1996-3777 (online)
1990-8539 (print)
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A series of reports on the OECD’s Programme for International Student Assessment’s (PISA) periodic testing program on student performance. The reports generally compare student (15 year olds) academic performance across countries, or discuss the methodology used to gather the data.

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Top of the Class

Top of the Class

High Performers in Science in PISA 2006 You or your institution have access to this content

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12 May 2009
9789264060777 (PDF) ;9789264060685(print)

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The rapidly growing demand for highly skilled workers has led to a global competition for talent. While basic competencies are important for the absorption of new technologies, high-level skills are critical for the creation of new knowledge, technologies and innovation. The OECD’s Programme for International Student Assessment (PISA) has taken an innovative approach to examining educational excellence, by directly assessing students’ knowledge, skills and attitudes and exploring how these relate to the characteristics of individual students, schools and education systems. Based on PISA survey results, this report examines who the highest performing students are, what the characteristics of the schools they attend are, to what extent they engage in science related activities outside of school, what their motivations and attitudes towards science are, and what their career intentions are.
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  • Executive Summary
    This report looks at top-performing students in the PISA 2006 science assessment, their attitudes and motivations, and the schools in which they are enrolled. Top-performers are defined as those 15-year-old students who are proficient at Levels 5 and 6 on the PISA 2006 science scale as compared with strong performers (proficient at Level 4), moderate performers (proficient at Levels 2 and 3), and those who are at risk of being left behind (proficient at Level 1 or below). 
  • Reader's Guide
  • Excellence in Science Performance
    The rapidly growing demand for highly skilled workers has led to global competition for talent (OEC D, 2008). While basic competencies are generally considered important for the absorption of new technologies, high-level competencies are critical for the creation of new knowledge, technologies and innovation. For countries near the technology frontier, this implies that the share of highly educated workers in the labour force is an important determinant of economic growth and social development. There is also mounting evidence that individuals with high level skills generate relatively large amounts of knowledge creation and ways of using it, compared to other individuals, which in turn suggests that investing in excellence may benefit all (Minne et al., 2007).1 This happens, for example, because highly skilled individuals create innovations in various areas (for example, organisation, marketing, design) that benefit all or that boost technological progress at the frontier. Research has also shown that the effect of the skill level one standard deviation above the mean in the International Adult Literacy Study on economic growth is about six times larger than the effect of the skill level one standard deviation below the mean (Hanushek and Woessmann, 2007) .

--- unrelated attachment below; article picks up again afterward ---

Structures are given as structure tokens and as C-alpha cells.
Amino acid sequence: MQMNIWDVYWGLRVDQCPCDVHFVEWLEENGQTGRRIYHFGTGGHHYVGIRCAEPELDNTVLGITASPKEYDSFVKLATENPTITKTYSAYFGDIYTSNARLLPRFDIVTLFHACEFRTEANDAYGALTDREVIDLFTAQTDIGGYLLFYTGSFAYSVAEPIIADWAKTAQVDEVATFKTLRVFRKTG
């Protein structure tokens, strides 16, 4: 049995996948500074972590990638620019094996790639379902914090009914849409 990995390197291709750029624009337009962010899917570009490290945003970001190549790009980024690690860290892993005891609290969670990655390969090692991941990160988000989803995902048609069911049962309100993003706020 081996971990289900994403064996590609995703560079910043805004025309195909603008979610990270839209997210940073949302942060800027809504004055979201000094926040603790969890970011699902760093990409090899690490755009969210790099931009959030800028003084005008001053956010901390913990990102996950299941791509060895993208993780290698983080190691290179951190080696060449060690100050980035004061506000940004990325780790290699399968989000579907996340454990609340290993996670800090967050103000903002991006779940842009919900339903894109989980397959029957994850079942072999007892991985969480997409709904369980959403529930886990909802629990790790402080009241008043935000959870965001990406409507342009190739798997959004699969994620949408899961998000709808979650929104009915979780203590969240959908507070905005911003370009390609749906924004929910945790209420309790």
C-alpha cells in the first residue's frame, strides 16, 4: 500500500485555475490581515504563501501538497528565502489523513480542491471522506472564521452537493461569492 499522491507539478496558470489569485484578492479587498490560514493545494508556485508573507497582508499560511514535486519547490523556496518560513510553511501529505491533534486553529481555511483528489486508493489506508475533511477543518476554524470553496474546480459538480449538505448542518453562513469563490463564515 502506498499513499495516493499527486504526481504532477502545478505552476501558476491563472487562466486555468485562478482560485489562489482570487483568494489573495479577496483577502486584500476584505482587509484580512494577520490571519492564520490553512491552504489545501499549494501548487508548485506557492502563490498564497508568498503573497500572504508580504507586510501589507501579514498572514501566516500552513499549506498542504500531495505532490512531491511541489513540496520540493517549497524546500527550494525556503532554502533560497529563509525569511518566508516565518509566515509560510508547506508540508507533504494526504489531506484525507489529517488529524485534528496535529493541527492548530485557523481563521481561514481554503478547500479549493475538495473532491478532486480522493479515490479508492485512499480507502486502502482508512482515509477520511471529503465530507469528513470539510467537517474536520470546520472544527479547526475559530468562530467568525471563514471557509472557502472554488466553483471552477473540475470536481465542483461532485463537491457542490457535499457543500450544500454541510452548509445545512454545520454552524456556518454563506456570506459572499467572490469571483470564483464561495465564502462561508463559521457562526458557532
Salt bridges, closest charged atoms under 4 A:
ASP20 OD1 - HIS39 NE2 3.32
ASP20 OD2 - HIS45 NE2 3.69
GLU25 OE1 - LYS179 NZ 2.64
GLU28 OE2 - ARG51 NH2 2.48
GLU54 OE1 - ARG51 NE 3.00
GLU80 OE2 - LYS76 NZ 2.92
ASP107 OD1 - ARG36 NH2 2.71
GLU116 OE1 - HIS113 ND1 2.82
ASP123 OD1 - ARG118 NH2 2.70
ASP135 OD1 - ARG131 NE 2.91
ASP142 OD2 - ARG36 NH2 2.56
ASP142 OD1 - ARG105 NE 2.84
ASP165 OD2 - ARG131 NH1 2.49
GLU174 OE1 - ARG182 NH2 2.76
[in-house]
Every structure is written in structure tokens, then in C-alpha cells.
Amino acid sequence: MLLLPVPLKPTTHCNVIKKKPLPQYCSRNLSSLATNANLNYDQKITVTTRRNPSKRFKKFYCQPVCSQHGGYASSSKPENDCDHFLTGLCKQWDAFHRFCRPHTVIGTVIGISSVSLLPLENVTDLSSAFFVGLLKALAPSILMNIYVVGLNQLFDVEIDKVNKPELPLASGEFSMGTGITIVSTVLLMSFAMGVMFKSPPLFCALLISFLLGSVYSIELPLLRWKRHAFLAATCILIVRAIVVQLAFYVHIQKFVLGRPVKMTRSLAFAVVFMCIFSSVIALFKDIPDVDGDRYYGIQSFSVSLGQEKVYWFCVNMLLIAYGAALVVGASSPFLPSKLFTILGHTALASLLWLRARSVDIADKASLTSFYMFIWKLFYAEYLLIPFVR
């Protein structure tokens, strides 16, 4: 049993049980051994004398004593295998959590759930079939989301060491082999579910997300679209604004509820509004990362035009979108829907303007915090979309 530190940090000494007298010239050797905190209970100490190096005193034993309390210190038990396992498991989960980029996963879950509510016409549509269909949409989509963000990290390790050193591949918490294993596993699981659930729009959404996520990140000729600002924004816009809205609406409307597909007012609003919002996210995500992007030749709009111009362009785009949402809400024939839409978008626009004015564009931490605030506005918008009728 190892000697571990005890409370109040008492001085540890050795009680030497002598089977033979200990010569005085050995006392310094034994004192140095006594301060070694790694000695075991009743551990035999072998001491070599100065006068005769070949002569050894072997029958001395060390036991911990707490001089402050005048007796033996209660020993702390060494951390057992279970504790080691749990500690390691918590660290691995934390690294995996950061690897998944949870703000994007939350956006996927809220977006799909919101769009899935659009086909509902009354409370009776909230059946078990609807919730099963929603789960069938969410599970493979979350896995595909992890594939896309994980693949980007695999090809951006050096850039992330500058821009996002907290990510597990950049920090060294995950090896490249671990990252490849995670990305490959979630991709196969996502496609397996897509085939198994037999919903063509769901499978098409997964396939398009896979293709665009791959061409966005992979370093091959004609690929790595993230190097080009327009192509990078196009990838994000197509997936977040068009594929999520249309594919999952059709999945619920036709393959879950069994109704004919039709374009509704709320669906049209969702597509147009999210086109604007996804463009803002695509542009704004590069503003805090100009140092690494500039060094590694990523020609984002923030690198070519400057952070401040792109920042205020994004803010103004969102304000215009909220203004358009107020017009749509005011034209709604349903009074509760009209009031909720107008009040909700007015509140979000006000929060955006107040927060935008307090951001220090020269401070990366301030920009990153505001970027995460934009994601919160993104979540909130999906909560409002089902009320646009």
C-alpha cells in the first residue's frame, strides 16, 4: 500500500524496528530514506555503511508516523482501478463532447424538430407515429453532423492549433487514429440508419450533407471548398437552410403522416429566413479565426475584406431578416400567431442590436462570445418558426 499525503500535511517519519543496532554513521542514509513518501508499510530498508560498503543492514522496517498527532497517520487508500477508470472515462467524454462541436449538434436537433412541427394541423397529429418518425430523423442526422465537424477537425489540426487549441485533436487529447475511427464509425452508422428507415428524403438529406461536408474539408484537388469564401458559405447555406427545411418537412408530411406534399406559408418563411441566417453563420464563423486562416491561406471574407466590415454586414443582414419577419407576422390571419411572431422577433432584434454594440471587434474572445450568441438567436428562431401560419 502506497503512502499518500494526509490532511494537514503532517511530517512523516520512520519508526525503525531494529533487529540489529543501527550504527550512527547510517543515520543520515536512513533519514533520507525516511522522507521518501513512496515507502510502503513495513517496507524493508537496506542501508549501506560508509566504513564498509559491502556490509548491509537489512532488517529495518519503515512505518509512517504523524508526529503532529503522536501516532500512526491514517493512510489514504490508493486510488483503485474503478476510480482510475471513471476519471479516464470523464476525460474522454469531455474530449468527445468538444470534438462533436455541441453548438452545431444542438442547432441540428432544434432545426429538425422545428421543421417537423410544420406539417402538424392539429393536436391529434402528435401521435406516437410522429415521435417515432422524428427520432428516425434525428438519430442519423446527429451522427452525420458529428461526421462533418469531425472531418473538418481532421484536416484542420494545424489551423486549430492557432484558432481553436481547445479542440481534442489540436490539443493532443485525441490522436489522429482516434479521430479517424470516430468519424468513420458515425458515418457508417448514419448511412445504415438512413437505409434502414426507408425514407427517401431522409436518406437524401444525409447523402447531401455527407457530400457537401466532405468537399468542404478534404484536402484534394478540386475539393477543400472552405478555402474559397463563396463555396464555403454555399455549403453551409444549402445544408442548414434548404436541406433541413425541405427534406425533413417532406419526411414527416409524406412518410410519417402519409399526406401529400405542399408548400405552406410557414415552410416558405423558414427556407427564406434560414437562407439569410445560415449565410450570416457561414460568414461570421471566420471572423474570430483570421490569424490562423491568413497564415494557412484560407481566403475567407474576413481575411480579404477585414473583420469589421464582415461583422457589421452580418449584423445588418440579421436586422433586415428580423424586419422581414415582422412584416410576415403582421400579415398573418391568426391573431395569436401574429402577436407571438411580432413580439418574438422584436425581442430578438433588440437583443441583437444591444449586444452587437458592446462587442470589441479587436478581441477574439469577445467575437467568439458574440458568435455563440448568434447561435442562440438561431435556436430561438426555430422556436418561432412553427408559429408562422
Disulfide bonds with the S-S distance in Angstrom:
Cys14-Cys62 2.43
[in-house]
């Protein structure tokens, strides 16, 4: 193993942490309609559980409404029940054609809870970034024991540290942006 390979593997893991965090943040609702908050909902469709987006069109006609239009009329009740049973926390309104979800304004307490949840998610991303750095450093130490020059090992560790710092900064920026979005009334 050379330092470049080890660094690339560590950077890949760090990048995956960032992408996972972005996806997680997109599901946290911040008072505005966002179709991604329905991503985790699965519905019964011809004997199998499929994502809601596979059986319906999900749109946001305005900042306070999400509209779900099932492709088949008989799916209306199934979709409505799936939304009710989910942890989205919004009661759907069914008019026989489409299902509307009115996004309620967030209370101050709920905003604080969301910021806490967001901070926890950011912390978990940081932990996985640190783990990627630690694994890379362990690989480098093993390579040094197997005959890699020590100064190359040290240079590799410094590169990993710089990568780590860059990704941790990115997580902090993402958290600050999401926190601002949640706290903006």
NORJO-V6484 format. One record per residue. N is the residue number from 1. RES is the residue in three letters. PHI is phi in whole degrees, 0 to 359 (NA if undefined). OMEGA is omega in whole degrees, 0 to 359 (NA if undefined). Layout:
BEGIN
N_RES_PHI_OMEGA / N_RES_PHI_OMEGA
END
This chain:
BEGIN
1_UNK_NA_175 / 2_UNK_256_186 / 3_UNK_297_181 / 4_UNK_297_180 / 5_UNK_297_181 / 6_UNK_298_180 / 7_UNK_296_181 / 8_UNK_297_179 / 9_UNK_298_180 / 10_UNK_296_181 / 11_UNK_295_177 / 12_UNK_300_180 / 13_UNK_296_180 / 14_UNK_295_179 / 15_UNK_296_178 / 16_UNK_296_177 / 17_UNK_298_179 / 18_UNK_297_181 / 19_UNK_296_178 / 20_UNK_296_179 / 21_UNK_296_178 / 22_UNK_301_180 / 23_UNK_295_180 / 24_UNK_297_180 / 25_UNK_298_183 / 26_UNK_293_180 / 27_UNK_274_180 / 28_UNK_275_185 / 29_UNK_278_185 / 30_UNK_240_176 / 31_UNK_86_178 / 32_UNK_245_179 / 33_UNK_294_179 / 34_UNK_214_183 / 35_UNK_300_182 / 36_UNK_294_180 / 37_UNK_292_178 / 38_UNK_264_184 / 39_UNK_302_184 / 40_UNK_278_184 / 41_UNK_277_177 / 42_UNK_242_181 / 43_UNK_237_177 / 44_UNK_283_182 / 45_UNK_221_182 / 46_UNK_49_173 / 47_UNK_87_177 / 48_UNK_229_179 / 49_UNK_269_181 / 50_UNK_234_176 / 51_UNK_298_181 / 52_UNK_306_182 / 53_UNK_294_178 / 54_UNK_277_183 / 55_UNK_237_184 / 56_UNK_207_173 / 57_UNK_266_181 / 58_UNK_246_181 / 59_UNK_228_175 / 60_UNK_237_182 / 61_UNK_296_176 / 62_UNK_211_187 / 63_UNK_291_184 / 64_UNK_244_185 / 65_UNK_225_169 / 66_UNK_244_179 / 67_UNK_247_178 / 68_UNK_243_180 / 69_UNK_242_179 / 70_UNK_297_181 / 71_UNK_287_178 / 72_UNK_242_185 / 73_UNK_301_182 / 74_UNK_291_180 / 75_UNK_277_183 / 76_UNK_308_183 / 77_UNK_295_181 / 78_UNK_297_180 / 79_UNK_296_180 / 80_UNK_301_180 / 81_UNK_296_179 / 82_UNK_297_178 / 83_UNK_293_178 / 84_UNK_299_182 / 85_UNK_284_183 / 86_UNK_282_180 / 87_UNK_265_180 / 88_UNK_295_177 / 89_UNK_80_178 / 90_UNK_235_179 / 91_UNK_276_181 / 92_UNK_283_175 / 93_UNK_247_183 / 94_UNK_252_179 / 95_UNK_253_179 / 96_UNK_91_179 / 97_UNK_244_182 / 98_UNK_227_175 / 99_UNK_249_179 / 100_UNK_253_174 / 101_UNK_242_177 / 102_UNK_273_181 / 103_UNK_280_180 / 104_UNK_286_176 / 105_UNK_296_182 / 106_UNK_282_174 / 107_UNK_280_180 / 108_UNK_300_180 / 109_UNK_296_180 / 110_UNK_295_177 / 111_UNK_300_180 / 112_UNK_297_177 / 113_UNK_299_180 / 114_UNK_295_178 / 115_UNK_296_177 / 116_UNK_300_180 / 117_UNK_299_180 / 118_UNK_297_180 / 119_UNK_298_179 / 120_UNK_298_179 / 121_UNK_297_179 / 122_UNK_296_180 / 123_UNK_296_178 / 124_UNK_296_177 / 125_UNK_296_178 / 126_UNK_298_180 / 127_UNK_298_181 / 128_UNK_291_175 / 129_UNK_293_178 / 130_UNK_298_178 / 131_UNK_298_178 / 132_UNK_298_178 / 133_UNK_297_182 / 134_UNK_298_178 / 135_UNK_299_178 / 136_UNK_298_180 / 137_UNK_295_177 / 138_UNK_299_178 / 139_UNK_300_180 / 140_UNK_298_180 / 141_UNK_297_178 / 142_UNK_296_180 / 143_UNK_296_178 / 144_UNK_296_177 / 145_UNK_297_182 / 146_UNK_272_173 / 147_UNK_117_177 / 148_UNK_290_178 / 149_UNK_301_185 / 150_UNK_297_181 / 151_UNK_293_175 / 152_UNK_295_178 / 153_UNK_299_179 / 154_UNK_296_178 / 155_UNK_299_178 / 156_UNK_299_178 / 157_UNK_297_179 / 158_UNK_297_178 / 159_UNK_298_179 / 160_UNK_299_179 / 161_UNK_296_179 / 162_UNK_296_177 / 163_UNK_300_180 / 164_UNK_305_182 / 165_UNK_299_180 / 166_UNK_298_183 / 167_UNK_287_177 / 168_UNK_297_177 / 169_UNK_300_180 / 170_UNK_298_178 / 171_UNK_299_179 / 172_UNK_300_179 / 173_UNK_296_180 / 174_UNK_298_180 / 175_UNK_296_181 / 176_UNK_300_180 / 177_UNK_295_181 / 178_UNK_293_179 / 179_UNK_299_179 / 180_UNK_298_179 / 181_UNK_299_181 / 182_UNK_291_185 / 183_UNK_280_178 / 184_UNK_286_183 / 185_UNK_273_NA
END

• Students Who Excel
    This chapter aims to shed light on the type of students who are top performers in science in PISA. Are they, for example, good all-round students, or do they excel just in science? Are males and females equally represented among the top performers? How well represented are students with an immigrant background or students speaking a language at home different to the language they use at school? Are students from less advantaged socio-economic backgrounds excelling? 
  • Experiences, Attitudes and Motivations for Excellence
    Having looked at individual and school characteristics of top performers in science, this chapter turns to the analysis of student experiences, attitudes and motivations. It investigates differences among performance groups and identifies what characterises top performers in science. The chapter is divided into four sections: The first describes student experiences with science teaching and learning as they relate to top performance; the second analyses the motivations of top performing students; the third reviews the aspirations of top performers in science for a future career in science; and the fourth and final section analyses a particular group of top performers in science, those relatively unmotivated. 
  • References
  • Appendix A
  • Appendix B
    The statistics in this report represent estimates of national performance based on samples of students rather than values that could be calculated if every student in every country had answered every question. Consequently, it is important to have measures of the degree of uncertainty of the estimates. In PISA, each estimate has an associated degree of uncertainty, which is expressed through a standard error. The use of confidence intervals provides a way to make inferences about the population means and proportions in a manner that reflects the uncertainty associated with the sample estimates. From an observed sample statistic it can, under the assumption of a normal distribution, be inferred that the corresponding population result would lie within the confidence interval in 95 out of 100 replications of the measurement on different samples drawn from the same population.
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